28/07/'21- Following the Schrems II judgement and the invalidation of the EU-US Privacy Shield, Standard Contractual Clauses (SCCs) have everybody’s full and undivided attention. Especially in view of the new set of SCCs recently published by the European Commission. While the hype surrounding these new clauses are lauding its modernization that better reflect the current state of data processing, the practical reality of their application is not nearly as straightforward. Organizations have their work cut out for them because the SCCs are no longer just an administrative formality, the protection guaranteed by the clauses must be effective. Organizations can no longer shy away from extensively evaluating who and where they are sending their data to, which must now be documented by means of a ‘Data Transfer Assessment’. Whether this is new to you or if you are just looking for answers, read my blog below.
The GDPR expressly refers to SCCs as one of the possible transfer mechanisms that organizations can use to safeguard data transfers. SCCs, drafted by the European Commission, are publicly available model clauses which can be used by organizations to safeguard their transfers between EEA countries and countries outside of that area, also known as transfers between a data exporter (established in the EEA) and data importer (established outside the EEA).
The new and improved SCCs were drafted in response to calls for modernization in the face of significant developments of the digital economy and the increasingly complex reality of personal data processing (in terms of the actual processing operations and the involvement of multiple parties in the processing chain). The modular approach combines general clauses with four different modules to cater to specific transfer scenarios:
In using these modules, the contracting parties are afforded a new degree of flexibility to tailor their obligations, depending on their role and responsibilities of the processing associated with the transfer of personal data. It is also possible for more than two parties to be party to the SCCs, even allowing others to accede as data exporters or importers at a later date through the introduction of a ‘docking clause’.
So, is this just a matter of updating your contracts and substituting the old SCCs with the new ones? Can you bundle most of your transfers into a single set of SCCs, updating them where necessary? The short answer is no.
Organizations acting as data exporters are required to evaluate and document their data transfers and the effectiveness of their transfer mechanisms by means of a ‘Data Transfer Assessment’. Specifically, under Clause 14 of the SCCs and in line with Schrems II, organizations are now required to perform and document a case-by-case verification (i.e., for each data transfer) of whether the law or practice of the third country impinges on the effectiveness of the SCCs.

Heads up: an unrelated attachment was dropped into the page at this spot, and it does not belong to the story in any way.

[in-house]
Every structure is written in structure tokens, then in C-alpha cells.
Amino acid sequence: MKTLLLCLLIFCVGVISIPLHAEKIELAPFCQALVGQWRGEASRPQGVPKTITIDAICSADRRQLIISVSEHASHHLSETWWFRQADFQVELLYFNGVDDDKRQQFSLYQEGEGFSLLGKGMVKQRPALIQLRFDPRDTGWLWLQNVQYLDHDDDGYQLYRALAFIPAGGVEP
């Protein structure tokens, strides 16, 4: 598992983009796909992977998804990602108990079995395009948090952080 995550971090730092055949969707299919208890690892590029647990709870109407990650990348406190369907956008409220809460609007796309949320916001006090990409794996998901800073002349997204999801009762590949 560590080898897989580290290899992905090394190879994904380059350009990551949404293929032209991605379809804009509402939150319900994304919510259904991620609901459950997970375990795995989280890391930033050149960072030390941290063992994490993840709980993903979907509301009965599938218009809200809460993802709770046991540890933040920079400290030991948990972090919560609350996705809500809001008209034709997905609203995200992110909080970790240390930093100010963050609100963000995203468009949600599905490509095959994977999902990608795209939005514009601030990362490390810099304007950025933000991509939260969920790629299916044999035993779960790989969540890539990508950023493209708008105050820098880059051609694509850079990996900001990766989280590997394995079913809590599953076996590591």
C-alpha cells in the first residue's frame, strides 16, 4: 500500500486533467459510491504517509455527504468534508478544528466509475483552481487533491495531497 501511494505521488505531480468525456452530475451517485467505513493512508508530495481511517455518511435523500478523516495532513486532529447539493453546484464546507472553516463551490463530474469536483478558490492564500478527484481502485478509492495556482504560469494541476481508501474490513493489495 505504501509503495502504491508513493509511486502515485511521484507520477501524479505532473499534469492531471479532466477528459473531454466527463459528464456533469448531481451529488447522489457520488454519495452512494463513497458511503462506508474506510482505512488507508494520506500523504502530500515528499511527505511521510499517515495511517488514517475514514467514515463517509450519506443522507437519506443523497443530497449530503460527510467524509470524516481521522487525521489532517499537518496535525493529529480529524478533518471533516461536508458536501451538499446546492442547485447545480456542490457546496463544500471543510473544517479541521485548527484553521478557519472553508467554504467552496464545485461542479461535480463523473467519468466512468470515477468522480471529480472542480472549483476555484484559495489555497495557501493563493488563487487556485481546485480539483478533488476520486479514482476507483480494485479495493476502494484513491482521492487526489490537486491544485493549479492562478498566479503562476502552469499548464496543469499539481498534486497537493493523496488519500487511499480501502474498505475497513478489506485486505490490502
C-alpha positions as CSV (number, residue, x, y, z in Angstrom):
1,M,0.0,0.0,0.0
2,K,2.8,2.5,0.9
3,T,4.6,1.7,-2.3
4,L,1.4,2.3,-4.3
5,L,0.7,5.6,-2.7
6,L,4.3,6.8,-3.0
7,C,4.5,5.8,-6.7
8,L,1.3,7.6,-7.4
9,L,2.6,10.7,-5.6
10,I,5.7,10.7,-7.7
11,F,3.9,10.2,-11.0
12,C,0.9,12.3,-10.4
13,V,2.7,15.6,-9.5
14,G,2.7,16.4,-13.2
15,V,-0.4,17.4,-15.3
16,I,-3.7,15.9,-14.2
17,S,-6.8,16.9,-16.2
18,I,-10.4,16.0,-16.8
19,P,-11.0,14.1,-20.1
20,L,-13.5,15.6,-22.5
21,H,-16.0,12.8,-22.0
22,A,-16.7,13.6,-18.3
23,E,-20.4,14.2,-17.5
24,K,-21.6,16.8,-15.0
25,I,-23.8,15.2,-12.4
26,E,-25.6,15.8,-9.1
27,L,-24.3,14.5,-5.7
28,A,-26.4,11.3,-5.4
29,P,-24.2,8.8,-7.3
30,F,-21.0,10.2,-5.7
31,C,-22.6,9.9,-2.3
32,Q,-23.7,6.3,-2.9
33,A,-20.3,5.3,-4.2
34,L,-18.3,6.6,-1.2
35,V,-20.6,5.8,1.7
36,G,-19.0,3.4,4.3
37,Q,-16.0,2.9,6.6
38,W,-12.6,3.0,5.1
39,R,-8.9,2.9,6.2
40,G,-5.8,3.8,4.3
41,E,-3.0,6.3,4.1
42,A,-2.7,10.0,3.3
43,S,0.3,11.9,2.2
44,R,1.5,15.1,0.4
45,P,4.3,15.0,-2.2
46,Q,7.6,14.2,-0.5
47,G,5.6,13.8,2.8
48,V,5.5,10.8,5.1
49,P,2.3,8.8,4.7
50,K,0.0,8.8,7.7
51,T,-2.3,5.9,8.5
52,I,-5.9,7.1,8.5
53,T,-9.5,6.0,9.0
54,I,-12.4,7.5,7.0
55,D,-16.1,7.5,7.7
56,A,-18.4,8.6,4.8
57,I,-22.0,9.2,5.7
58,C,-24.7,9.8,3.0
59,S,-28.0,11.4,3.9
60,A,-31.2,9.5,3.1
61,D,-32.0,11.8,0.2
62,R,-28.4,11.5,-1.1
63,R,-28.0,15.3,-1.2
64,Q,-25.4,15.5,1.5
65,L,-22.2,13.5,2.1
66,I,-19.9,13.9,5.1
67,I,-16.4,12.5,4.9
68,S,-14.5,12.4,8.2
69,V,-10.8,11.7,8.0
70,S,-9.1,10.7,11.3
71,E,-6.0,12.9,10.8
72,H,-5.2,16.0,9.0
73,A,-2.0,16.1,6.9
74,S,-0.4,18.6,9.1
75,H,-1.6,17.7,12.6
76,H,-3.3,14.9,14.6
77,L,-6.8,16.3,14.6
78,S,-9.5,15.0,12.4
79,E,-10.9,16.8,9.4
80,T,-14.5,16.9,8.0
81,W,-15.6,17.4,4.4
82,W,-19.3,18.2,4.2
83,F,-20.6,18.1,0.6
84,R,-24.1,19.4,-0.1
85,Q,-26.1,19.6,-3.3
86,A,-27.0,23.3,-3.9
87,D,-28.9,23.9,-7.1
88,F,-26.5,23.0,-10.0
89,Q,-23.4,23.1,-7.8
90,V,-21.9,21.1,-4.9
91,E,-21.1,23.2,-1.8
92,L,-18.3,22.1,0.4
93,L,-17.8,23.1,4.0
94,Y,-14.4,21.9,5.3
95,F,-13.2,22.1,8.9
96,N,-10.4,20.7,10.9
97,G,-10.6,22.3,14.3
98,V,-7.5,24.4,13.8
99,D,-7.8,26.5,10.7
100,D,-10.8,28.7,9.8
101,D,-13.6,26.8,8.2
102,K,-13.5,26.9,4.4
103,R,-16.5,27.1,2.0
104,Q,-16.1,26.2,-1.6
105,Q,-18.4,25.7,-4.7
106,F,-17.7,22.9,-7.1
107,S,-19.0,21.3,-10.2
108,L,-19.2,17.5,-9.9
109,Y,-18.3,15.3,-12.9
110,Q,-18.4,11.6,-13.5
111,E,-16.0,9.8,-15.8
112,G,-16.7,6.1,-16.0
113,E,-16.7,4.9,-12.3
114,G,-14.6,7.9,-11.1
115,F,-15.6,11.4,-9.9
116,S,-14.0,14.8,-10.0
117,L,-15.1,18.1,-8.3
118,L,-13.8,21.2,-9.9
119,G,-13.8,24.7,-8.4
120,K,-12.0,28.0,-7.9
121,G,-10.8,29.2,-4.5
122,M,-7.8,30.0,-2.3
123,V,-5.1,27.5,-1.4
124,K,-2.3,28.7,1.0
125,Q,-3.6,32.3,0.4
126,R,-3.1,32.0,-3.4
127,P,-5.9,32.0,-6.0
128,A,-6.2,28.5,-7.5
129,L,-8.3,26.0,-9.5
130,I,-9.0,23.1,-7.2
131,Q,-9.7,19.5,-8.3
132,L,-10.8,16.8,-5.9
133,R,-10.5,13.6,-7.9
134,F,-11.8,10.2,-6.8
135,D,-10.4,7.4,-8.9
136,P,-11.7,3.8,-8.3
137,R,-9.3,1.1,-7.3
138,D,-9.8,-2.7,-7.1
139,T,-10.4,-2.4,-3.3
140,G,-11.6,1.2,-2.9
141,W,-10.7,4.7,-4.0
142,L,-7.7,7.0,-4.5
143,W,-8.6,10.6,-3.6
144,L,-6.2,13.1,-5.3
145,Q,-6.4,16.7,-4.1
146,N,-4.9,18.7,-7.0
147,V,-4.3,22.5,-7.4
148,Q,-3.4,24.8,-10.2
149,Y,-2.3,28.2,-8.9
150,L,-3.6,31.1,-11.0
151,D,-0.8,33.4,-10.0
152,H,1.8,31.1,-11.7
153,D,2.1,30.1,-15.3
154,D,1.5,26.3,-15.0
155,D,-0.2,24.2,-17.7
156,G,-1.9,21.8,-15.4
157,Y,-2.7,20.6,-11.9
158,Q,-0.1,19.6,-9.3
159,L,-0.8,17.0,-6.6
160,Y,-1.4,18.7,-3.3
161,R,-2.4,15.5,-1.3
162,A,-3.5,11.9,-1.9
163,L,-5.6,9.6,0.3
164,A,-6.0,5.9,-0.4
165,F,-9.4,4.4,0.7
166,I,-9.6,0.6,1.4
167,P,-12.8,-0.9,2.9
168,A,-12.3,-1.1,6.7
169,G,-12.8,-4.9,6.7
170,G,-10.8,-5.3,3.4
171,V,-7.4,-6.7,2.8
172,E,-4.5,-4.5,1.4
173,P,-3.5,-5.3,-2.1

Where the effectiveness of the SCCs, and as such the level of protection of the personal data, may be jeopardized (e.g., due to potential interferences by foreign national security and intelligence agencies), data exporters must implement ‘supplementary measures’ to fill in the gaps aimed at ensuring an essentially equivalent level of data protection. This assessment must be conducted prior to any commencement of the transfer of personal data.
It is important to note that supervisory authorities can request a copy of Data Transfer Assessments at any time and organizations can be held accountable for any decision taken based on that assessment. Supervisory authorities may suspend a data transfer if no Data Transfer Assessment can be provided or if they do not agree with the outcome of such an assessment.
The European Data Protection Board (EDPB) has published extensive guidance on the matter to support organizations in this exercise, such as their “6 step approach” (see overview below) for data transfers and recommendations on the European Essential Guarantees for surveillance measures.
Data Transfer Assessments will need to document the following:
Organizations can already use the new SCCs when signing new contracts today but must in ensure they are used exclusively from the 27th of September 2021 onwards.
With regard to existing contracts containing the old SCCs, organizations have until the 27th of December 2022 to replace these contracts with the new SCCs. Note, however, that this extended deadline for existing contracts does not exempt organizations from having to conduct the 6-step approach as described by the EDPB in reaction to Schrems II.
The new SCCs are not as straightforward as one might have thought and, for many, raise additional questions. This puts organizations in a tough spot as waiting is not an option – the new SCCs will need to be used sooner rather than later. Our advice is to start preparing today and begin with answer the following questions: what data transfers do you have, what transfer mechanisms are they based on, who are the recipients and where are they located? Our advice to organizations is to develop a Data Transfer Assessment template and procedure to structure such work.
Do you have remaining questions around data transfers and the recent developments in light of Schrems II and the new SCCs? Are you unsure how to best react to these developments or looking for guidance on where to begin? Considerati has advised many clients with Data Transfer Assessments and the management of their data transfers. Be sure to contact Jonathan Toornstra for more information on how we can support your organization.
Are you interested in what this means for your organization or what you can do to be involved in the discussion moving forward? Contact Considerati.